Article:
Sequentially solution-processed, nanostructured polymer photovoltaics using selective solvents

Handle URI:
http://hdl.handle.net/10754/599603
Title:
Sequentially solution-processed, nanostructured polymer photovoltaics using selective solvents
Authors:
Kim, Do Hwan; Mei, Jianguo; Ayzner, Alexander L.; Schmidt, Kristin; Giri, Gaurav; Appleton, Anthony L.; Toney, Michael F.; Bao, Zhenan
Abstract:
We demonstrate high-performance sequentially solution-processed organic photovoltaics (OPVs) with a power conversion efficiency (PCE) of 5% for blend films using a donor polymer based on the isoindigo-bithiophene repeat unit (PII2T-C10C8) and a fullerene derivative [6,6]-phenyl-C[71]-butyric acid methyl ester (PC71BM). This has been accomplished by systematically controlling the swelling and intermixing processes of the layer with various processing solvents during deposition of the fullerene. We find that among the solvents used for fullerene deposition that primarily swell but do not re-dissolve the polymer underlayer, there were significant microstructural differences between chloro and o-dichlorobenzene solvents (CB and ODCB, respectively). Specifically, we show that the polymer crystallite orientation distribution in films where ODCB was used to cast the fullerene is broad. This indicates that out-of-plane charge transport through a tortuous transport network is relatively efficient due to a large density of inter-grain connections. In contrast, using CB results in primarily edge-on oriented polymer crystallites, which leads to diminished out-of-plane charge transport. We correlate these microstructural differences with photocurrent measurements, which clearly show that casting the fullerene out of ODCB leads to significantly enhanced power conversion efficiencies. Thus, we believe that tuning the processing solvents used to cast the electron acceptor in sequentially-processed devices is a viable way to controllably tune the blend film microstructure. © 2014 The Royal Society of Chemistry.
Citation:
Kim DH, Mei J, Ayzner AL, Schmidt K, Giri G, et al. (2014) Sequentially solution-processed, nanostructured polymer photovoltaics using selective solvents. Energy Environ Sci 7: 1103. Available: http://dx.doi.org/10.1039/c3ee43541e.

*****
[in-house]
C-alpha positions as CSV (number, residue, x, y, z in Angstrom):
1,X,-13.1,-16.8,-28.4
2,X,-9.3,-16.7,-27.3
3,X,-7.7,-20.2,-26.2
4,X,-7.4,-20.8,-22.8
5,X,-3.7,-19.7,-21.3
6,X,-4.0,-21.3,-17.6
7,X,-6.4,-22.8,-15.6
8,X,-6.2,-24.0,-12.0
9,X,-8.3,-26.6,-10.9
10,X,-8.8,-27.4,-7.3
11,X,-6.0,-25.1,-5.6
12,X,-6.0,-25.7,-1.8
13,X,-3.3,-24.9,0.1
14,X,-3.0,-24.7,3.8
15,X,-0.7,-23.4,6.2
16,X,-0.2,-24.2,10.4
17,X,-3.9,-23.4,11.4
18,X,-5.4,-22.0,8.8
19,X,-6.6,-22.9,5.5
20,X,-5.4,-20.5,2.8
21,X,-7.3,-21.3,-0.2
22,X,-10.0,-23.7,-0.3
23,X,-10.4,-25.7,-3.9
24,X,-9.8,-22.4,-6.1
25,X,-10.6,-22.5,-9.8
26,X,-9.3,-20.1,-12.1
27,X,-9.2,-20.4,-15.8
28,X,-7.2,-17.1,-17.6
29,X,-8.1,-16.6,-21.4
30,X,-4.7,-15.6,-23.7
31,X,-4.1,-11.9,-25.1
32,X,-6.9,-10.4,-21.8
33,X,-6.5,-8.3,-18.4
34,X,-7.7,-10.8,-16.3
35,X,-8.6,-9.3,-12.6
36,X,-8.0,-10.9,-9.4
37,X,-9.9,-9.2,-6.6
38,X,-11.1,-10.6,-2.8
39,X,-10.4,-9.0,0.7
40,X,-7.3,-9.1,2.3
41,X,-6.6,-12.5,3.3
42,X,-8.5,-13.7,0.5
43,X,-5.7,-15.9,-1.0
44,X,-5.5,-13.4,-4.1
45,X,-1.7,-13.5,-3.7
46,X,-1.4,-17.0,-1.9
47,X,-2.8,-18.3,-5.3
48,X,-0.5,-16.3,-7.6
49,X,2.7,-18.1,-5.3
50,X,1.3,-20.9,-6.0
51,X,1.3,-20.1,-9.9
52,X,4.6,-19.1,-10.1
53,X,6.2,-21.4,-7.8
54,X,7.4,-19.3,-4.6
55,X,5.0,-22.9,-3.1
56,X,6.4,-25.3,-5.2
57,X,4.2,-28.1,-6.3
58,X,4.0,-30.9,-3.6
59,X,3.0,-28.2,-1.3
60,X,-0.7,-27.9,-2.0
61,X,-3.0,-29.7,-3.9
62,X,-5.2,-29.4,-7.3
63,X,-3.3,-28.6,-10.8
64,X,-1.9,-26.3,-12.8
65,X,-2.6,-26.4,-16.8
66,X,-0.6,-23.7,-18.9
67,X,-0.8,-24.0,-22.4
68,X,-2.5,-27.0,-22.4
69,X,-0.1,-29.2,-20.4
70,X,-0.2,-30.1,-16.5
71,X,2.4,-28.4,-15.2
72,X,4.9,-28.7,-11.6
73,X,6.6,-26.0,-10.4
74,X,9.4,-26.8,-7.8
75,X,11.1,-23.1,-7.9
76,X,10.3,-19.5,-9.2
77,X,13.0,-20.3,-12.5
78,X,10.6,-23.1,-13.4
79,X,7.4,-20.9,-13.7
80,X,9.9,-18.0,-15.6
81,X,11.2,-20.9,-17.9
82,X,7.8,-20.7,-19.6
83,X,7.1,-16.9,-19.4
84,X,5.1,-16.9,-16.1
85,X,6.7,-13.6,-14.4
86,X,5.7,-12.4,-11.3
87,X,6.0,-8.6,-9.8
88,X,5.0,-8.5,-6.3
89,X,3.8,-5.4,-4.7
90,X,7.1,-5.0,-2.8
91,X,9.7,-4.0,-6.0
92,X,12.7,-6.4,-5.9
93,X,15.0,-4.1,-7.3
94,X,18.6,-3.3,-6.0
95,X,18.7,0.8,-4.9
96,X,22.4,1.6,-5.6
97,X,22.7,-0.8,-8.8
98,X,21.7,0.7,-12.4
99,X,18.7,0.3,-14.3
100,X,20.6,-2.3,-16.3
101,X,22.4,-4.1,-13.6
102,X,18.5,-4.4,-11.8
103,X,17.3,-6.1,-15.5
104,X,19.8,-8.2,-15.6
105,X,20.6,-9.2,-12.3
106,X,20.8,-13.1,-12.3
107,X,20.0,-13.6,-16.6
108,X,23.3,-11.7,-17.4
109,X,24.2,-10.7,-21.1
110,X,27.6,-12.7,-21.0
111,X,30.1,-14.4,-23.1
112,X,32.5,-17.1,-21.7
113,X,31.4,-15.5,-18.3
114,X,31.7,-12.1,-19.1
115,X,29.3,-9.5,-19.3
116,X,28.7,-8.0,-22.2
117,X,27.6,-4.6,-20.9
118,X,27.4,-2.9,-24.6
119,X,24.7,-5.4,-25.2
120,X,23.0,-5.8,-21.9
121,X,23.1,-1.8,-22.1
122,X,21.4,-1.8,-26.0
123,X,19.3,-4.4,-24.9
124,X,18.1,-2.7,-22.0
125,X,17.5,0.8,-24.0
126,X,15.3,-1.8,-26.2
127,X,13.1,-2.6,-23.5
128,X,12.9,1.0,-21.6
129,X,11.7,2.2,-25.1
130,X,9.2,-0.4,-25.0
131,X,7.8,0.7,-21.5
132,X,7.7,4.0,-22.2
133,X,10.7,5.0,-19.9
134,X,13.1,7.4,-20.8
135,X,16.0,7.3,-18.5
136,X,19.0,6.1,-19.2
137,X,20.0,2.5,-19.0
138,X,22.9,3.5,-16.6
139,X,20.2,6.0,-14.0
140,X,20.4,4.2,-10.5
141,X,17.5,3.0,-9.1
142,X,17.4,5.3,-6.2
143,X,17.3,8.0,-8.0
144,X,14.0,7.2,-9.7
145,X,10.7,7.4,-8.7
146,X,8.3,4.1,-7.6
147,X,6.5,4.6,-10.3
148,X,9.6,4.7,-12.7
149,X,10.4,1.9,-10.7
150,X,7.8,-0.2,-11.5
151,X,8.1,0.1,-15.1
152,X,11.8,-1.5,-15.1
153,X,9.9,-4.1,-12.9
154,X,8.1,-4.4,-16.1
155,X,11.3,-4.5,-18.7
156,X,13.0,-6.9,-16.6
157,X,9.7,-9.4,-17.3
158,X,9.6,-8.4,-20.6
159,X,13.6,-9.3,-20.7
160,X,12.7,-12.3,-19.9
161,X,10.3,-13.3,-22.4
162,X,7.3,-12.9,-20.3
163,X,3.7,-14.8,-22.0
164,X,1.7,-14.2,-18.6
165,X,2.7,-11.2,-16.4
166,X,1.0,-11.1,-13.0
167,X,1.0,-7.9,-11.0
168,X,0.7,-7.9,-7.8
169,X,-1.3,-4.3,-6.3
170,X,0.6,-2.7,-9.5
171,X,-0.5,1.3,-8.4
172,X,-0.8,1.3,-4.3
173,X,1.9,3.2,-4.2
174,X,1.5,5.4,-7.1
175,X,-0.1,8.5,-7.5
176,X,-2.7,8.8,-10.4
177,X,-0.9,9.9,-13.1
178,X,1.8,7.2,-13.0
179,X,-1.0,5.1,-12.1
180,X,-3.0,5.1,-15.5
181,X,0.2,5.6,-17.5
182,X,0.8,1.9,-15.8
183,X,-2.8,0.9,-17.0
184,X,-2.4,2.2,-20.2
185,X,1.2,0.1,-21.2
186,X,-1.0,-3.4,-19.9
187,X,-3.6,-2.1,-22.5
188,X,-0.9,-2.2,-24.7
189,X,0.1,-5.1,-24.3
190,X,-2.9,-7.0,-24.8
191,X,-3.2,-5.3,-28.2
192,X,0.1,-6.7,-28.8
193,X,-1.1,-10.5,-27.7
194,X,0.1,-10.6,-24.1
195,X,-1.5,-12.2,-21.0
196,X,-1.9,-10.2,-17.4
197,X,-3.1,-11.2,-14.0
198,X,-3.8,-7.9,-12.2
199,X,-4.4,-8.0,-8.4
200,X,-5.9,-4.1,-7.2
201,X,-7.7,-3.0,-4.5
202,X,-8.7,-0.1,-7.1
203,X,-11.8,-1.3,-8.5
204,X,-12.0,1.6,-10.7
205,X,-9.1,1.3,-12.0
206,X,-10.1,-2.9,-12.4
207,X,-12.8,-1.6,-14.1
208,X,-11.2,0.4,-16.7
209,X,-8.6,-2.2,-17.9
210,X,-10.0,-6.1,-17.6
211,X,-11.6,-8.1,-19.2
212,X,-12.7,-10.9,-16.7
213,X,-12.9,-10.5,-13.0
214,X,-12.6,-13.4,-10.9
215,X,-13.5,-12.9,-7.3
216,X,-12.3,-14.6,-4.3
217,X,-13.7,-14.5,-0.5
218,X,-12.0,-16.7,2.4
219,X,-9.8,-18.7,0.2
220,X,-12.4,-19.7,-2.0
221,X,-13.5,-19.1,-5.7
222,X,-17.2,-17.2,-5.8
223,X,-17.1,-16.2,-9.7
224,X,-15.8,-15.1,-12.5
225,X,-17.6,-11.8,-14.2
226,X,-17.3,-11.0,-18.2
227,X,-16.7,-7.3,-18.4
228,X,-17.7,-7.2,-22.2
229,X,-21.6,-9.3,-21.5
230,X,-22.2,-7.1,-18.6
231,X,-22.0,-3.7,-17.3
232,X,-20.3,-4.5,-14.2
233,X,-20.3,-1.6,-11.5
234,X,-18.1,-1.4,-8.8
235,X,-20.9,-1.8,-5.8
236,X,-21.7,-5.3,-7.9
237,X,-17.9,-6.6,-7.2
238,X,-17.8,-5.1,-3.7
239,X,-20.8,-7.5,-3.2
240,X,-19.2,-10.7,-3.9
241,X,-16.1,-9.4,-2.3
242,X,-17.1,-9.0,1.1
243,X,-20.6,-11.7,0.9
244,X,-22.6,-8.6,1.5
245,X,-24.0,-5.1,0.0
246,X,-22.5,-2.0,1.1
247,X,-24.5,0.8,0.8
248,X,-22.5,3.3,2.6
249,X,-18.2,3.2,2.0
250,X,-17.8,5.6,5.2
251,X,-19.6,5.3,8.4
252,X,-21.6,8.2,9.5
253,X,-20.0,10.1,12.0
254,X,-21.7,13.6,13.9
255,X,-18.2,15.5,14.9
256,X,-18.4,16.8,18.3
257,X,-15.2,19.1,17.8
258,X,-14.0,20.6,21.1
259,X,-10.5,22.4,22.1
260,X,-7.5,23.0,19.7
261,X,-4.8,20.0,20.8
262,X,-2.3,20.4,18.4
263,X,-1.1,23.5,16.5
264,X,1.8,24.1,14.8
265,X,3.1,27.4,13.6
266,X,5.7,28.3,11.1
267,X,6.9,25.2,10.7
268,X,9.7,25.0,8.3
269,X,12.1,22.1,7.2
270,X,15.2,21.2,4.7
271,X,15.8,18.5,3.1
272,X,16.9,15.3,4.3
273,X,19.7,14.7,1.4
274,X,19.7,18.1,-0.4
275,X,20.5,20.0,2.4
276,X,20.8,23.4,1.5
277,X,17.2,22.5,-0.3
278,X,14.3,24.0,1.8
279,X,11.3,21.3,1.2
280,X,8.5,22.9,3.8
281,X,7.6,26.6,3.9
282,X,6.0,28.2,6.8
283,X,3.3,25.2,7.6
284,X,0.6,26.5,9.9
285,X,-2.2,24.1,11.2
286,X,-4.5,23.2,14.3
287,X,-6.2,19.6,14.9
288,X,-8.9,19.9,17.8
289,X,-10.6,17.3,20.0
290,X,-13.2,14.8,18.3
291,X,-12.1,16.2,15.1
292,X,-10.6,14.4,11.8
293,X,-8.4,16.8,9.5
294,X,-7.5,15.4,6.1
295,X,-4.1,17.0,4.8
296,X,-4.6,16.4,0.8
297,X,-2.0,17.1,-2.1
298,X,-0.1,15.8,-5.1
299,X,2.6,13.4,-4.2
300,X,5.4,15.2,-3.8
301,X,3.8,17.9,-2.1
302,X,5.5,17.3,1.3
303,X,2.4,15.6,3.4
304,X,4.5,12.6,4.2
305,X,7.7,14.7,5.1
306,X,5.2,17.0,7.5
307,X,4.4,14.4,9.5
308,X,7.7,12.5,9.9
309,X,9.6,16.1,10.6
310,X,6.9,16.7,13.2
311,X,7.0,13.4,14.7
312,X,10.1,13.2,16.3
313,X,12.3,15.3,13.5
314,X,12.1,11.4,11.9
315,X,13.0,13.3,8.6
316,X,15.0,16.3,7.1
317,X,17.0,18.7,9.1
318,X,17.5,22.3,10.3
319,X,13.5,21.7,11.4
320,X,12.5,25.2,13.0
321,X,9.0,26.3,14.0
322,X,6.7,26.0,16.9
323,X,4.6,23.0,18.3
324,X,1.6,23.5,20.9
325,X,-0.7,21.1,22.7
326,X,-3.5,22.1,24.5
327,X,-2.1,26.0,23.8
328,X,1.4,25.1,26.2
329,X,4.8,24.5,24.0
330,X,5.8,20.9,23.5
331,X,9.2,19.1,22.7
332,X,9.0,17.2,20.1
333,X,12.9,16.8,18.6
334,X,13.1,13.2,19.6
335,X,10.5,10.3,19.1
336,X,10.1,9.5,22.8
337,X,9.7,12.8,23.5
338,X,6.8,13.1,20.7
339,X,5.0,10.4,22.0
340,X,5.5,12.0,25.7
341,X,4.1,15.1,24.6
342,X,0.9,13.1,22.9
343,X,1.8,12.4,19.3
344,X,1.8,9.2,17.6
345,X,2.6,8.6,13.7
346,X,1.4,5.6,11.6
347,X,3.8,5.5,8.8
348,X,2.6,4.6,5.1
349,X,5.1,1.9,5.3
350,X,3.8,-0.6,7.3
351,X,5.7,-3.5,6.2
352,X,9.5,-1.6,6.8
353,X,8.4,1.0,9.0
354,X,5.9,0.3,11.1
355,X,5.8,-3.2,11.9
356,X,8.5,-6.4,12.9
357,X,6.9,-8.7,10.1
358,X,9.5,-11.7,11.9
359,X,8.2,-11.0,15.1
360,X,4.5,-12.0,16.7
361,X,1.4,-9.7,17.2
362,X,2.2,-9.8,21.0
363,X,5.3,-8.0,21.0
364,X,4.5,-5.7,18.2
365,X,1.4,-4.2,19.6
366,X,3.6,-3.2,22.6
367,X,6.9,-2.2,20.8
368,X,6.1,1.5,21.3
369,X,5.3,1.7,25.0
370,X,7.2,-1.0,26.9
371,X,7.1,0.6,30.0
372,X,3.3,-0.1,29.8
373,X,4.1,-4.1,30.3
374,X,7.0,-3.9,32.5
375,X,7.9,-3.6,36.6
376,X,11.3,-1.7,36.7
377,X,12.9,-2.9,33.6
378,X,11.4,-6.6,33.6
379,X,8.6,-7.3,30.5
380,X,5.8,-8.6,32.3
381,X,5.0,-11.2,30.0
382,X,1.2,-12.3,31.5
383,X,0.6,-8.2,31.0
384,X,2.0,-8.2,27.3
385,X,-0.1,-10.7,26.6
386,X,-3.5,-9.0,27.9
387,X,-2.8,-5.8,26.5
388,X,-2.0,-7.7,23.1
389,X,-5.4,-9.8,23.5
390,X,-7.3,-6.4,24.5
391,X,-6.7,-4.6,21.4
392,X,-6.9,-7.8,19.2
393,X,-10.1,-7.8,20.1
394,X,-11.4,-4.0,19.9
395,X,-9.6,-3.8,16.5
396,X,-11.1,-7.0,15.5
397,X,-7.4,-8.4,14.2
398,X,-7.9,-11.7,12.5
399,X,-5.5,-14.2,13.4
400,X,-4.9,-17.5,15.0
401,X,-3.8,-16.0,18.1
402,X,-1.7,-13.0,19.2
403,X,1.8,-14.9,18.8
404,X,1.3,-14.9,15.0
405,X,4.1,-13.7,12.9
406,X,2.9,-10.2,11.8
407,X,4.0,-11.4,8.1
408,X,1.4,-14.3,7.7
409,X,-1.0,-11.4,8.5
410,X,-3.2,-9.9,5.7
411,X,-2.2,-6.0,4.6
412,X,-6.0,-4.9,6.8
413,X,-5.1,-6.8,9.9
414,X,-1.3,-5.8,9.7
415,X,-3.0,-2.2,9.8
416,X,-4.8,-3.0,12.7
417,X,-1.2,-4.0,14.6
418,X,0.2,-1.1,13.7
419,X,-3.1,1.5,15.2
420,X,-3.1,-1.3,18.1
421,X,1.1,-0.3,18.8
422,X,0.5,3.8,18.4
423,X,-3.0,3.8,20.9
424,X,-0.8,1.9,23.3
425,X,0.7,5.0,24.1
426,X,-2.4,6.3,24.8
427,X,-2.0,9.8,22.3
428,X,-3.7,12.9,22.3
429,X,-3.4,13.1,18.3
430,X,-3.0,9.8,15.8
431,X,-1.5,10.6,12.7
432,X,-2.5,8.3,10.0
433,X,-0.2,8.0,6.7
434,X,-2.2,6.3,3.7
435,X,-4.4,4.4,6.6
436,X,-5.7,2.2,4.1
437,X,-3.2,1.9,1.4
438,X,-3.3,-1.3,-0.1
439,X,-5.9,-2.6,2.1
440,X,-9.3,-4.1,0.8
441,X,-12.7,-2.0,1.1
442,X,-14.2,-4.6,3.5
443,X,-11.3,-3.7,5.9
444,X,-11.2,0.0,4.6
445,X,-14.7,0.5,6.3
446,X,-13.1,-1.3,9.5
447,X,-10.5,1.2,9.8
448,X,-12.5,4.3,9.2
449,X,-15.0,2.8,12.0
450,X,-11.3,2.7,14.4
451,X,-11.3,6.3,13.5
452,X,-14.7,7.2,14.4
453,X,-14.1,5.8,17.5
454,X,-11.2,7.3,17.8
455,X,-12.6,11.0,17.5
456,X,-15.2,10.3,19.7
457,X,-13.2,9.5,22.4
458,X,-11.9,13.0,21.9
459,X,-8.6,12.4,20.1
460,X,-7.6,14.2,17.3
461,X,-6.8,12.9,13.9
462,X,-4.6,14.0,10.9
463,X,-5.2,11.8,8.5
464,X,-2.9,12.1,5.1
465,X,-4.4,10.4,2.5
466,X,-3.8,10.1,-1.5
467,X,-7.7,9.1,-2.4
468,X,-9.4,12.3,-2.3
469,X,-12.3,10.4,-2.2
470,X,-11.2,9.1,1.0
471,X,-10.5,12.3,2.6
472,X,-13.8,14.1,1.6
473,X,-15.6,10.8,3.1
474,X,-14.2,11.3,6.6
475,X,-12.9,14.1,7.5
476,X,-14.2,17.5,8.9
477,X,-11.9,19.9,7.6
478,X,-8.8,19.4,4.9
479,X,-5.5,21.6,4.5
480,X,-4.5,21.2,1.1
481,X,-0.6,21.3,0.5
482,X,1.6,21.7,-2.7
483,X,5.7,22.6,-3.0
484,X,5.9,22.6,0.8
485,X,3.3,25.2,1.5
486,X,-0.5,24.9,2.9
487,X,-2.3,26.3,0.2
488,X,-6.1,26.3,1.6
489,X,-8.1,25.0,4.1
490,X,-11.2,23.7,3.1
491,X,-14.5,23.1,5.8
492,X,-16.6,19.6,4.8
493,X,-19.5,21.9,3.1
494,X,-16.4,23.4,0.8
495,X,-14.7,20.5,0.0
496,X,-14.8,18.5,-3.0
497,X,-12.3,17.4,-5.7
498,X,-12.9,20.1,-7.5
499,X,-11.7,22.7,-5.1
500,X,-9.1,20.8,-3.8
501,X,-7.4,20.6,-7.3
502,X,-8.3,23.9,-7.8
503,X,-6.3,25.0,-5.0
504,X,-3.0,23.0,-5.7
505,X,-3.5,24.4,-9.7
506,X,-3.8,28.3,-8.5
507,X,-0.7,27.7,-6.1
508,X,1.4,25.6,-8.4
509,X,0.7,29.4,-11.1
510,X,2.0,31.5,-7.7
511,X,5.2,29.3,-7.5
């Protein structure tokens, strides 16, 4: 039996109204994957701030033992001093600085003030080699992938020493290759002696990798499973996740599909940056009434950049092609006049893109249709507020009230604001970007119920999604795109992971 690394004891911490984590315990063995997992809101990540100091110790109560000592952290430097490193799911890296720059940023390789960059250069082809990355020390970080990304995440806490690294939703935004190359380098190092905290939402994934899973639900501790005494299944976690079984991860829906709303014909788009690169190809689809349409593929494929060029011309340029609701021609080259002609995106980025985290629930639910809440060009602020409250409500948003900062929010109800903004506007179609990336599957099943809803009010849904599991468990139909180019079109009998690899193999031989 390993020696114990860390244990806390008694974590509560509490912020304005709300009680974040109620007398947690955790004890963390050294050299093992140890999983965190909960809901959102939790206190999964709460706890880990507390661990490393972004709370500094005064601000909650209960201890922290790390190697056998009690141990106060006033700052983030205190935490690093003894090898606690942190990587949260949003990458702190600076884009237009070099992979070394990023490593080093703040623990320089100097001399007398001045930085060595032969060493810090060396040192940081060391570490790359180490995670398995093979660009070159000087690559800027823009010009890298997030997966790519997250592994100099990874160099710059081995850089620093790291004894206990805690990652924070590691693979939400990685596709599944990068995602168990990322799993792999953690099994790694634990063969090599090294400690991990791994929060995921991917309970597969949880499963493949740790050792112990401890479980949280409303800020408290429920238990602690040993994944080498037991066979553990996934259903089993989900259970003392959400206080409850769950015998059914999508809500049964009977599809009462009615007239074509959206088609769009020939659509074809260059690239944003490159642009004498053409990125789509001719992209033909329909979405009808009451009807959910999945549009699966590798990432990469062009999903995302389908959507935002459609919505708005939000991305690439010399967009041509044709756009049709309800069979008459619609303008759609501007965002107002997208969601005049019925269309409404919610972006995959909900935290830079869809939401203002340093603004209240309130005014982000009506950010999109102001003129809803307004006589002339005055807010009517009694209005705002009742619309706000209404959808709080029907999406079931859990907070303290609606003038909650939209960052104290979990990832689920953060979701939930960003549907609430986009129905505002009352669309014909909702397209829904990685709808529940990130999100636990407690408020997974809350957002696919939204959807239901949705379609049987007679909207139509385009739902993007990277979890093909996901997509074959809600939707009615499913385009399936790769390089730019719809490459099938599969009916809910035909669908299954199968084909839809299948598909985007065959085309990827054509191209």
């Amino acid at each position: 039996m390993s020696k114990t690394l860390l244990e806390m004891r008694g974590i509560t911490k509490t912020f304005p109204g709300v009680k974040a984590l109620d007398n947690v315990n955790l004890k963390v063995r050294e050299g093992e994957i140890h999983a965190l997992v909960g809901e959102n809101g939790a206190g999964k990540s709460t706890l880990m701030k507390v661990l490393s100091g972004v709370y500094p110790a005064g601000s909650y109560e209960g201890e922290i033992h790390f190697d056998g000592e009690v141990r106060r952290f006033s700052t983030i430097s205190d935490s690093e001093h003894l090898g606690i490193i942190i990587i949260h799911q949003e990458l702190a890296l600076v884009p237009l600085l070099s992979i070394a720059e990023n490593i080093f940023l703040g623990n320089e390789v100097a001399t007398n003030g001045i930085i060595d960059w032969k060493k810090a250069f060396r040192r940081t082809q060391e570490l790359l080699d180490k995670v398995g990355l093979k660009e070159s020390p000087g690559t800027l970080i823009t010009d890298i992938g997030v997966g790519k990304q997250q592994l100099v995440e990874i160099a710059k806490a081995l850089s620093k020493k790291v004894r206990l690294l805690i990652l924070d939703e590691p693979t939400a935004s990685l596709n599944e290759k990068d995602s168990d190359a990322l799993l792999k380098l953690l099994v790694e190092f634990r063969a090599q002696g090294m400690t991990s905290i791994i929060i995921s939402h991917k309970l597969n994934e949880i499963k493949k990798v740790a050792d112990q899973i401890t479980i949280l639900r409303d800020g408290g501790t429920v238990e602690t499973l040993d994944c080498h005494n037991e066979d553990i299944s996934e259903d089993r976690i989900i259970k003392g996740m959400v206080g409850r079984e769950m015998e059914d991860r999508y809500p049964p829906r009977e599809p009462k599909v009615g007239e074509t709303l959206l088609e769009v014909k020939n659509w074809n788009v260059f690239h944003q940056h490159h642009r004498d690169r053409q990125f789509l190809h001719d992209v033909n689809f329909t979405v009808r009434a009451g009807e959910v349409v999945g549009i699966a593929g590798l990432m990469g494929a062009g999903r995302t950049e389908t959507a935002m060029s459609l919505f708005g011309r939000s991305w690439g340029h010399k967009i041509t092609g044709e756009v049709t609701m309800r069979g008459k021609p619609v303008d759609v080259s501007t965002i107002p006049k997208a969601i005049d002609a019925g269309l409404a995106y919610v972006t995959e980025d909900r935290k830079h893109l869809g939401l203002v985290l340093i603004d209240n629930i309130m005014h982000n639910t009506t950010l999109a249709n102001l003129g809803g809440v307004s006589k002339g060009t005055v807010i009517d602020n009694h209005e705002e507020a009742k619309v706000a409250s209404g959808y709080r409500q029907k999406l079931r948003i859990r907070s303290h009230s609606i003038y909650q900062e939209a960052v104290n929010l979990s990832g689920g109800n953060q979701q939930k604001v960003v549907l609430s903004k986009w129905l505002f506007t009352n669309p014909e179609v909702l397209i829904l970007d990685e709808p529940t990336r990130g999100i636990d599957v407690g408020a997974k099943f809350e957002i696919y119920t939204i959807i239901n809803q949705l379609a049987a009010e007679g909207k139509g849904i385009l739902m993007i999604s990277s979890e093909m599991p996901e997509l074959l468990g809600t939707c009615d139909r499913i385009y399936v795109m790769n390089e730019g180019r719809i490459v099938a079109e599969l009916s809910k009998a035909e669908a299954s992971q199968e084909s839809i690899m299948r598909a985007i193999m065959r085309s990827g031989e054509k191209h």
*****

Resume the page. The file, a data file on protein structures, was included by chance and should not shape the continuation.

Publisher:
Royal Society of Chemistry (RSC)
Journal:
Energy & Environmental Science
KAUST Grant Number:
KUS-C1-015-21
Issue Date:
2014
DOI:
10.1039/c3ee43541e
Type:
Article
ISSN:
1754-5692; 1754-5706
Sponsors:
This work was partially supported by the Center for Advanced Molecular Photovoltaics, award no. KUS-C1-015-21, made by King Abdullah University of Science and Technology and the Department of Energy, Laboratory Directed Research and Development funding, under contract DE-AC02-76SF00515 (M.F.T. and K.S.). We also acknowledge support from the Global Climate and Energy Program at Stanford and the Camille and Henry Dreyfus Postdoctoral Program in Environmental Chemistry (J.M. and A.L.A). D.H.K acknowledges financial support by a grant (Code No. 2011-0031628) from the Center for Advanced Soft Electronics under the Global Frontier Research Program of the Ministry of Science, ICT and Future Planning, Korea. GIXD measurements were carried out at the Stanford Synchrotron Radiation Laboratory, a national user facility operated by Stanford University on behalf of the U.S. Department of Energy, Office of Basic Energy Sciences.
Appears in Collections:
Publications Acknowledging KAUST Support

Full metadata record

DC FieldValue Language
dc.contributor.authorKim, Do Hwanen
dc.contributor.authorMei, Jianguoen
dc.contributor.authorAyzner, Alexander L.en
dc.contributor.authorSchmidt, Kristinen
dc.contributor.authorGiri, Gauraven
dc.contributor.authorAppleton, Anthony L.en
dc.contributor.authorToney, Michael F.en